What’s the difference between profitable businesses that consistently throw money in the bank month after month, and businesses that fail? A huge factor is building a high converting marketing funnel around the customer journey.
But the truth is, there are a lot of factors to think about.
You need a good product. A good niche. Good marketing hacks.
But one thing that most entrepreneurs miss is building airtight sales and marketing funnels.
A sales funnel will throw money in your bank consistently, month after month.
It’ll add more predictability to your sales. It’ll give you a nice buffer, so you can test out newer (riskier) marketing tactics without worrying about losing revenue. A sales funnel, or a marketing funnel, is a process that businesses can use to turn website visitors or prospects into paying customers. It’s a way of creating the right type of content (or experience) at each stage of the customer journey, and moving customers to a point of purchase.
Before we can understand what a high converting sales funnel looks like, we need to first understand what customer journey mapping is.
We need to understand how to gradually push prospects along the journey, and take the right actions at every step.
In order to understand the customer journey, it’s important to understand why people take the actions they take. A big part of this is understanding consumer psychology.
In 2009, Stanford psychologist BJ Fogg developed the Fogg Behavior Model, a chart that explains the three key factors that determine whether or not someone takes an action.
According to BJ Fogg, “three elements must converge at the same moment for a behavior to occur: Motivation, Ability, and a Prompt.”
As an entrepreneur, it’s important to keep your ‘prompts’ (or calls to action) in the top right area of the graph. You want CTAs that are easy to complete, and you want to give your audience high enough motivation to take those actions.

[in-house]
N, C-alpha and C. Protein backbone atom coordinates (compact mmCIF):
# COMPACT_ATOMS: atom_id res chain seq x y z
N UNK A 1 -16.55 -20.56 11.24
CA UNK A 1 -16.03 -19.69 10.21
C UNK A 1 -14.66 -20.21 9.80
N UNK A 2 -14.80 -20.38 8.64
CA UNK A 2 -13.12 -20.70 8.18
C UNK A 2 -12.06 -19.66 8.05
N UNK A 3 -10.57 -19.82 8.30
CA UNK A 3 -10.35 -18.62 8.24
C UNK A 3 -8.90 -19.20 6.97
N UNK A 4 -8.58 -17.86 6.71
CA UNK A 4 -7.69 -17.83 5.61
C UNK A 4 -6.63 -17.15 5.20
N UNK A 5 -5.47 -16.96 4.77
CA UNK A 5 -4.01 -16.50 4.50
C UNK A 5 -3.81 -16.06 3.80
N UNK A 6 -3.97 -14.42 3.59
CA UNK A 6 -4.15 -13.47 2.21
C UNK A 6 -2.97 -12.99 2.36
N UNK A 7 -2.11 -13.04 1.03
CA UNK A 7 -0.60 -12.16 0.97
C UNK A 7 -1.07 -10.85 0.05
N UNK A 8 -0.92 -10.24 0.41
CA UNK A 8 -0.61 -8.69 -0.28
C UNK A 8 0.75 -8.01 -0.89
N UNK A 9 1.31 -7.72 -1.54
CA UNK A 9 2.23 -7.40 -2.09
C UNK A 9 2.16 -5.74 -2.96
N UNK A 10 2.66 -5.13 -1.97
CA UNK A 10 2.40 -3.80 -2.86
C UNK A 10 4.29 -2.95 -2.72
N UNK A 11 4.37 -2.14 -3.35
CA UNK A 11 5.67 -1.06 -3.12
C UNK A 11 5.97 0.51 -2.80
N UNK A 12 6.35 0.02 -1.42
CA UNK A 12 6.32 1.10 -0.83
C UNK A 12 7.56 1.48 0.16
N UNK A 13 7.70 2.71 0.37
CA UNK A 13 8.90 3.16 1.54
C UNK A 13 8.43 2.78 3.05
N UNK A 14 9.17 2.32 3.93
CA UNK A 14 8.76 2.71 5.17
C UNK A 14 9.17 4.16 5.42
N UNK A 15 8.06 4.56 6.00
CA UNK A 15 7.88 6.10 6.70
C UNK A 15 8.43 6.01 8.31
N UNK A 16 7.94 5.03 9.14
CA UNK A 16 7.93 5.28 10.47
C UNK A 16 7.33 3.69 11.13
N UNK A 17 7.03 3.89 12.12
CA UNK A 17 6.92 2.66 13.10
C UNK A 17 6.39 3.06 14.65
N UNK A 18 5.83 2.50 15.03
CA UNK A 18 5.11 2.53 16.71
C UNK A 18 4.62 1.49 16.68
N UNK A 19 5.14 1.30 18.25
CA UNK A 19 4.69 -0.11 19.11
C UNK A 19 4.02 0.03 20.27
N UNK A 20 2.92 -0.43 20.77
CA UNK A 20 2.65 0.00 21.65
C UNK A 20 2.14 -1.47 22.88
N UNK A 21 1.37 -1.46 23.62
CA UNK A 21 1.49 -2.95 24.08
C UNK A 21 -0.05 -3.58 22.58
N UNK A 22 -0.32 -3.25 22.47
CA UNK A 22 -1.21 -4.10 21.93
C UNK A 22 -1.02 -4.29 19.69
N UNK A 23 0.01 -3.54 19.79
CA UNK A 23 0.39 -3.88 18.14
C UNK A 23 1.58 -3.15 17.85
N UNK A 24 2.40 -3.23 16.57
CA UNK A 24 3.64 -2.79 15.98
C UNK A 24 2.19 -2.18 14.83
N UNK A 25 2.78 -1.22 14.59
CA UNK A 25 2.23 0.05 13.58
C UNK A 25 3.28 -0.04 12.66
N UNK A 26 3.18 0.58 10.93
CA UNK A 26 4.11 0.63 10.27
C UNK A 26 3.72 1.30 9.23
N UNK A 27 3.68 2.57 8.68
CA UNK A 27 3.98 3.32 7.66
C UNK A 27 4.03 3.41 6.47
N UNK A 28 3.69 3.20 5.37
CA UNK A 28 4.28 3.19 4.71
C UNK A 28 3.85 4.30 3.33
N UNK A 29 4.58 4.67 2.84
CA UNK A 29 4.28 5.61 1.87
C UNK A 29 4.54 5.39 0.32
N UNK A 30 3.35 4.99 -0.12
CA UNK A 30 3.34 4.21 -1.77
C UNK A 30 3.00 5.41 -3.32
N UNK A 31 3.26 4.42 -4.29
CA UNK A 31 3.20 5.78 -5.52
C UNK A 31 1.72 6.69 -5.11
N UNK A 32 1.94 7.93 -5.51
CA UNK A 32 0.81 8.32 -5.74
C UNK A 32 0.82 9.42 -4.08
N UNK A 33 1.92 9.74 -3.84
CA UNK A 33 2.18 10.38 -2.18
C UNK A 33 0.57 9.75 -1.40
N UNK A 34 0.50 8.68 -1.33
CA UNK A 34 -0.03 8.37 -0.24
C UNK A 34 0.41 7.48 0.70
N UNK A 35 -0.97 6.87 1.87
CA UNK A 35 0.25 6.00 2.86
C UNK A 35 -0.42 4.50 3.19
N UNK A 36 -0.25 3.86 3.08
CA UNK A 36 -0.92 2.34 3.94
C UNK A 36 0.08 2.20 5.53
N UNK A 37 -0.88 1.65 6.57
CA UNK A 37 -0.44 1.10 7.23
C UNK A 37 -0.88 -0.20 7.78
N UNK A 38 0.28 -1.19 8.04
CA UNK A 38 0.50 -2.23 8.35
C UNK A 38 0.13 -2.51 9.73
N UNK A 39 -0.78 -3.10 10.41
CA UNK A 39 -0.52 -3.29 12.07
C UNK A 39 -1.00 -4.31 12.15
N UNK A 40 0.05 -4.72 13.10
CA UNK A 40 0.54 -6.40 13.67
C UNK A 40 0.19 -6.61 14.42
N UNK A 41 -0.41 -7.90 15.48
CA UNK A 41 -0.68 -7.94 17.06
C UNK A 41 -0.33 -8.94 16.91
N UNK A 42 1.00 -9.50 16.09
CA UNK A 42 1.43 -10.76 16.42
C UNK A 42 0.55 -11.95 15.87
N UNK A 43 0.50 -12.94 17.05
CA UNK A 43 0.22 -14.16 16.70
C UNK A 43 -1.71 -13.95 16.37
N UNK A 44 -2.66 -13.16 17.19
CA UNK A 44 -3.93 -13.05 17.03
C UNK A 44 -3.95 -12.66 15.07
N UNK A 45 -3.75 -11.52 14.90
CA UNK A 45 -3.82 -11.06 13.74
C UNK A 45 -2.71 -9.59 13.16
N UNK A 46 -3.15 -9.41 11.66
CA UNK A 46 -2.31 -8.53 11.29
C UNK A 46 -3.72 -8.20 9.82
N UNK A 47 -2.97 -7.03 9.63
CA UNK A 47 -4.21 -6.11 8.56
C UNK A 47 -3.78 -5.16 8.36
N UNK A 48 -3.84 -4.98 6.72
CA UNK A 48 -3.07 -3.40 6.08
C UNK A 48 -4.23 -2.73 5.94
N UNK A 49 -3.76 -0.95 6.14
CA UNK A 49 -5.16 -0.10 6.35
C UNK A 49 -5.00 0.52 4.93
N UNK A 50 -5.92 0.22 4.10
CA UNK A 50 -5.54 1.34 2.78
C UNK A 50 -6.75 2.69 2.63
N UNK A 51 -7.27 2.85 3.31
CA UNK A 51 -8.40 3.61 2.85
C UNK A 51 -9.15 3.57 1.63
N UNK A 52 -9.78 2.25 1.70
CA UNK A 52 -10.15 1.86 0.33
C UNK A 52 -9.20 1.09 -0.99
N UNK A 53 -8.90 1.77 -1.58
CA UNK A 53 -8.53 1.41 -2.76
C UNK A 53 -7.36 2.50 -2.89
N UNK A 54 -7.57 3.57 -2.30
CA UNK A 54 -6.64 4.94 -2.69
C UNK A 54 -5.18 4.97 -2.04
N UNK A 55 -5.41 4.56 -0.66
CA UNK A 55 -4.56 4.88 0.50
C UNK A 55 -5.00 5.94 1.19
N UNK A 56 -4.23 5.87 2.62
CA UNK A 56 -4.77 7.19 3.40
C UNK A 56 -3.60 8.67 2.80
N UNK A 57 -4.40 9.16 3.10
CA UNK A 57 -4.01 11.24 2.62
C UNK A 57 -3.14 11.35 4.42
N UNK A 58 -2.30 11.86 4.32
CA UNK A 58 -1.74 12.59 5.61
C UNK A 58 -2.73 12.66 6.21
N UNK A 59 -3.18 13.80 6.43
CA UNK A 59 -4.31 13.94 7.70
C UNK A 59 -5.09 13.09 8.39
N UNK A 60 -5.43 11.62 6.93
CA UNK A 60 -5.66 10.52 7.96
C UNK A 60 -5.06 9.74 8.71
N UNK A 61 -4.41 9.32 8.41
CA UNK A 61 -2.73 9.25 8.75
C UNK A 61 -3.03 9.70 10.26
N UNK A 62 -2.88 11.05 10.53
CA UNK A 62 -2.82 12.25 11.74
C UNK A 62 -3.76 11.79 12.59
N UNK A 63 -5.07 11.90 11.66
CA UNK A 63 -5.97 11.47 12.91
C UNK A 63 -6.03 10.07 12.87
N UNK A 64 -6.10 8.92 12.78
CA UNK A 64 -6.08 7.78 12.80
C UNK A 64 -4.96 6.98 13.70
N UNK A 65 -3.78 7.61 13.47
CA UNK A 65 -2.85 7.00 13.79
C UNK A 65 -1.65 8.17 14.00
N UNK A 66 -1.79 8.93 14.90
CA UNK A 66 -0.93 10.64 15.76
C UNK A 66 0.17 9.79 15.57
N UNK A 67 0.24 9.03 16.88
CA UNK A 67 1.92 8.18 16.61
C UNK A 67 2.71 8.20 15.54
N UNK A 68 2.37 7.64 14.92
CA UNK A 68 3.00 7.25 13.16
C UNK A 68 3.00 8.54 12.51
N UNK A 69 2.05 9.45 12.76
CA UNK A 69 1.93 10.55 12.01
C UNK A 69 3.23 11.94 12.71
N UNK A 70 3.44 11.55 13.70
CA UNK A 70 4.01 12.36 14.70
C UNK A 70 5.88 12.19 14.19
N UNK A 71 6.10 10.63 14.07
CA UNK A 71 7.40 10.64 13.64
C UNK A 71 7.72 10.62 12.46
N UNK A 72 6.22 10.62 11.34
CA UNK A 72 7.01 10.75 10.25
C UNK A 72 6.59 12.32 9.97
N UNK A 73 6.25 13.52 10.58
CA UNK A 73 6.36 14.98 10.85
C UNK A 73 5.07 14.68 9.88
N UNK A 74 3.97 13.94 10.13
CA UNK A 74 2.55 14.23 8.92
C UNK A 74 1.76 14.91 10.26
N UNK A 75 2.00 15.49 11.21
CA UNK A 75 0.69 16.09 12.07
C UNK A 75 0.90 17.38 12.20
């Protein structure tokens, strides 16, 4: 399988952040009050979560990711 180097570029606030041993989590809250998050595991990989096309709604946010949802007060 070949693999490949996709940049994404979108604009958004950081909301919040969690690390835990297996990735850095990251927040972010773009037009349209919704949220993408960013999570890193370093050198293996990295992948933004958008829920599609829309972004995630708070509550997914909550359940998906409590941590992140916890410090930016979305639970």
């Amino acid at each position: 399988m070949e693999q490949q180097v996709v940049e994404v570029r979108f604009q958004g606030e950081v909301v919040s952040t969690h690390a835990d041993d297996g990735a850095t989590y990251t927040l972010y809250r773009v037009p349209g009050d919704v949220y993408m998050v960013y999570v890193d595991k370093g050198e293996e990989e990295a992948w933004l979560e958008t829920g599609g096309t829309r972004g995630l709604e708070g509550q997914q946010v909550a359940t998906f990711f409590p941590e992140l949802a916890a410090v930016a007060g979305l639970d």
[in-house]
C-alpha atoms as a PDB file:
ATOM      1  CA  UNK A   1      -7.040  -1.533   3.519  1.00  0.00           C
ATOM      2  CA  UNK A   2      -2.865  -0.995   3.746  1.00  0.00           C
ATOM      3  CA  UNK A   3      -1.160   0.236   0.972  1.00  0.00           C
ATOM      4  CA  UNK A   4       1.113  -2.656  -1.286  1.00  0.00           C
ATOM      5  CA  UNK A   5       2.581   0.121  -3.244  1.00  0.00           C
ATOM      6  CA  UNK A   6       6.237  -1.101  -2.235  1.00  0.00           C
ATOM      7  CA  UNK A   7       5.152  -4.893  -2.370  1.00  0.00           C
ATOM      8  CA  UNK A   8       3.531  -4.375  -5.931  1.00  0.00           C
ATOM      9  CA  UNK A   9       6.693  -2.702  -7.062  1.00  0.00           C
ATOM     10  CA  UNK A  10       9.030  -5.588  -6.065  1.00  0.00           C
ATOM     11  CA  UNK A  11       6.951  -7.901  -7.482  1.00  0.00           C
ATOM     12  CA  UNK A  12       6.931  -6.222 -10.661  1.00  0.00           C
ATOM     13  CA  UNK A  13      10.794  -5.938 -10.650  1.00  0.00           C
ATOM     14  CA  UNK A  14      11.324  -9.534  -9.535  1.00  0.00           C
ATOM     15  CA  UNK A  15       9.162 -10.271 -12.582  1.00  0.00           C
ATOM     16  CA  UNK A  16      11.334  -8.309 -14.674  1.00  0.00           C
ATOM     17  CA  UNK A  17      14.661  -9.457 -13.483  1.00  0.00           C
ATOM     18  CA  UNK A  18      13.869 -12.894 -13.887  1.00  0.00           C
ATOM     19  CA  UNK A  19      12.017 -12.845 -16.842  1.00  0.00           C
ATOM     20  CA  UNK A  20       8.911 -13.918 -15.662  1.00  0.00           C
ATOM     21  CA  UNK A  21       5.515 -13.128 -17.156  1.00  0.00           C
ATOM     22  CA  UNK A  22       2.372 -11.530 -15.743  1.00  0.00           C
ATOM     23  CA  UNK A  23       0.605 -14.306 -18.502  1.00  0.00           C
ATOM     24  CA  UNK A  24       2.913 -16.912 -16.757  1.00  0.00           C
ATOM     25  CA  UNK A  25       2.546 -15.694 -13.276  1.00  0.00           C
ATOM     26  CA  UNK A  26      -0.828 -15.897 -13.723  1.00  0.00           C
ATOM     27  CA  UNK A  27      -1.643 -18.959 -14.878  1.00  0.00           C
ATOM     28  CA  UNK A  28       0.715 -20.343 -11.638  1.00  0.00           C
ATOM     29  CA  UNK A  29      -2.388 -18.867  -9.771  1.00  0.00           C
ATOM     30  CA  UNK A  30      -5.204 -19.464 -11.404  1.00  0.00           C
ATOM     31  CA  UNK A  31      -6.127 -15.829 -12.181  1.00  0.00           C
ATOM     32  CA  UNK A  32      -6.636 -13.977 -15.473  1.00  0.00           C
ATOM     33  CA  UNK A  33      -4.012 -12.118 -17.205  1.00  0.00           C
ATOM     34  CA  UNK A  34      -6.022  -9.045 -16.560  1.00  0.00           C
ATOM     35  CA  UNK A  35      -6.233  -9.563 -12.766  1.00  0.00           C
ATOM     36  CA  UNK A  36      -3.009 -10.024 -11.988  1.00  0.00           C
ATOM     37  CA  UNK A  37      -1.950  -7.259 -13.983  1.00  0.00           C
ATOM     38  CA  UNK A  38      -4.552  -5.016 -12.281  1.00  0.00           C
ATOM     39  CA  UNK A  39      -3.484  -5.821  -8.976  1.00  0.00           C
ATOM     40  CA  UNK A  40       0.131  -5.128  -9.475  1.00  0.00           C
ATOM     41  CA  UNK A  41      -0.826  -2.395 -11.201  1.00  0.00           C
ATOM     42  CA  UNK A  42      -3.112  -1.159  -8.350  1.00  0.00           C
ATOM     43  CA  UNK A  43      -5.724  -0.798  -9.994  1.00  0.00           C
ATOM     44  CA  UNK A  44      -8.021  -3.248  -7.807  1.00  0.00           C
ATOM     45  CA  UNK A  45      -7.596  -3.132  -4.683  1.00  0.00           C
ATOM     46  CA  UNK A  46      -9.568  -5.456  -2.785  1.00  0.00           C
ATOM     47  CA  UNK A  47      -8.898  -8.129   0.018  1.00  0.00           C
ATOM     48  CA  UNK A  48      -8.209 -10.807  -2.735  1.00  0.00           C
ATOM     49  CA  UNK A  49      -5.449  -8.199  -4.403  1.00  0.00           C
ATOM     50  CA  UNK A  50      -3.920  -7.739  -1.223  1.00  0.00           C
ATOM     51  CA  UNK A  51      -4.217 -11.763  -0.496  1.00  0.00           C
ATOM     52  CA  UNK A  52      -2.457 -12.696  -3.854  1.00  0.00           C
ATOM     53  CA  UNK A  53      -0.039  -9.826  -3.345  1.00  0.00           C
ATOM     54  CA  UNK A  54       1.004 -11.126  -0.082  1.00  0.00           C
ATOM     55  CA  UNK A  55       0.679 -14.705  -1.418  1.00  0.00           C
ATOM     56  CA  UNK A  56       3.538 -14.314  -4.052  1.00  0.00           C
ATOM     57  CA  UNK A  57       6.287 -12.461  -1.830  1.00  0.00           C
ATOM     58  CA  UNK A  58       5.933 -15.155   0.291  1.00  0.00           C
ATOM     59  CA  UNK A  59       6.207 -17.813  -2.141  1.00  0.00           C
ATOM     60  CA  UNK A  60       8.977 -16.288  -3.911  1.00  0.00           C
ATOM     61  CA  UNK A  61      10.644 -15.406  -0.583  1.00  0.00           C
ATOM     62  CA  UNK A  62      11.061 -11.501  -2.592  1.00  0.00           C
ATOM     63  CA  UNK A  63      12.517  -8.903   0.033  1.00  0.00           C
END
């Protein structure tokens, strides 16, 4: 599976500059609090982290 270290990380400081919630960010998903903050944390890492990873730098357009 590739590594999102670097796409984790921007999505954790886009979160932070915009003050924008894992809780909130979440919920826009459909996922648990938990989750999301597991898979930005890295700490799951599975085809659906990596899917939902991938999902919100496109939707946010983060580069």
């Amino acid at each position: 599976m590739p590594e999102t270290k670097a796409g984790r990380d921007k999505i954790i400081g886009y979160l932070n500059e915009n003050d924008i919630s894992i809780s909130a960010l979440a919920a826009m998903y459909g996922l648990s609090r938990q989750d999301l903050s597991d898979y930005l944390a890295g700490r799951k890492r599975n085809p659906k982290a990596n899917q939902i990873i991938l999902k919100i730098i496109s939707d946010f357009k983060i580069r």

Let’s break each of these three factors down:
You can motivate potential customers in different ways.
One way is through urgency or fear of missing out. Take The 5th for example, an apparel company that releases limited edition watches on the fifth of every month.
You can also do it by developing a brand or a story that customers feel attached to.
For example, Will Bowen created the “No Complaints Bracelet” – a simple purple bracelet that helps people kick their habit of complaining. The bracelet got traction after Bowen shared in a book how going 21 days without complaining changed his life
His story helped get the bracelet featured on Oprah, Dr. Oz, and more.
According to Fogg, motivators always boil down to some version of hope/fear, seeking pleasure/avoiding pain, or chasing social acceptance/avoiding social rejection.
Ability refers to whether or not the customer is actually able to take the action you want them to take.
For example, is your product priced appropriately? Do your customers have the money to buy it? Is your checkout process simple, or does it take extra effort on the customer’s part to navigate through the process? How many ‘brain cycles’ does it take for them to figure out how to take the action?